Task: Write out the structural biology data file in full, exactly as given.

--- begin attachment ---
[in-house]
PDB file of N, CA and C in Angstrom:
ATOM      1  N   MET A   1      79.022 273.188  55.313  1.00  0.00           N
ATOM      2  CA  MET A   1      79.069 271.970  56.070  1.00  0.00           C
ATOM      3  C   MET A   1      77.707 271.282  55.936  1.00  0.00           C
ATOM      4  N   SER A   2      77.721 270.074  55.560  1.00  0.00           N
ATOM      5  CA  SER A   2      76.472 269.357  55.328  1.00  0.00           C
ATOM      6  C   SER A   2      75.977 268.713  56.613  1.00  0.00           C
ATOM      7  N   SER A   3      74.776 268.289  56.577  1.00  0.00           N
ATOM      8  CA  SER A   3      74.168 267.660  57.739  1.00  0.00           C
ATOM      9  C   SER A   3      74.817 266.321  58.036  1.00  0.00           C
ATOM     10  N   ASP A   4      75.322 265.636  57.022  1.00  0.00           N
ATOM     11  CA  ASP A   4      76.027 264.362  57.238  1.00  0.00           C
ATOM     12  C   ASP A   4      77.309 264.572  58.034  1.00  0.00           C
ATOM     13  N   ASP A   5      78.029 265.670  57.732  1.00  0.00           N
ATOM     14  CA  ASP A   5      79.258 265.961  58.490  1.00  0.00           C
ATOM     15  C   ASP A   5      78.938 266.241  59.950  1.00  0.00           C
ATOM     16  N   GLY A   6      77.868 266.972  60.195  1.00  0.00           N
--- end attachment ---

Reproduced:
[in-house]
PDB file of N, CA and C in Angstrom:
ATOM      1  N   MET A   1      79.022 273.188  55.313  1.00  0.00           N
ATOM      2  CA  MET A   1      79.069 271.970  56.070  1.00  0.00           C
ATOM      3  C   MET A   1      77.707 271.282  55.936  1.00  0.00           C
ATOM      4  N   SER A   2      77.721 270.074  55.560  1.00  0.00           N
ATOM      5  CA  SER A   2      76.472 269.357  55.328  1.00  0.00           C
ATOM      6  C   SER A   2      75.977 268.713  56.613  1.00  0.00           C
ATOM      7  N   SER A   3      74.776 268.289  56.577  1.00  0.00           N
ATOM      8  CA  SER A   3      74.168 267.660  57.739  1.00  0.00           C
ATOM      9  C   SER A   3      74.817 266.321  58.036  1.00  0.00           C
ATOM     10  N   ASP A   4      75.322 265.636  57.022  1.00  0.00           N
ATOM     11  CA  ASP A   4      76.027 264.362  57.238  1.00  0.00           C
ATOM     12  C   ASP A   4      77.309 264.572  58.034  1.00  0.00           C
ATOM     13  N   ASP A   5      78.029 265.670  57.732  1.00  0.00           N
ATOM     14  CA  ASP A   5      79.258 265.961  58.490  1.00  0.00           C
ATOM     15  C   ASP A   5      78.938 266.241  59.950  1.00  0.00           C
ATOM     16  N   GLY A   6      77.868 266.972  60.195  1.00  0.00           N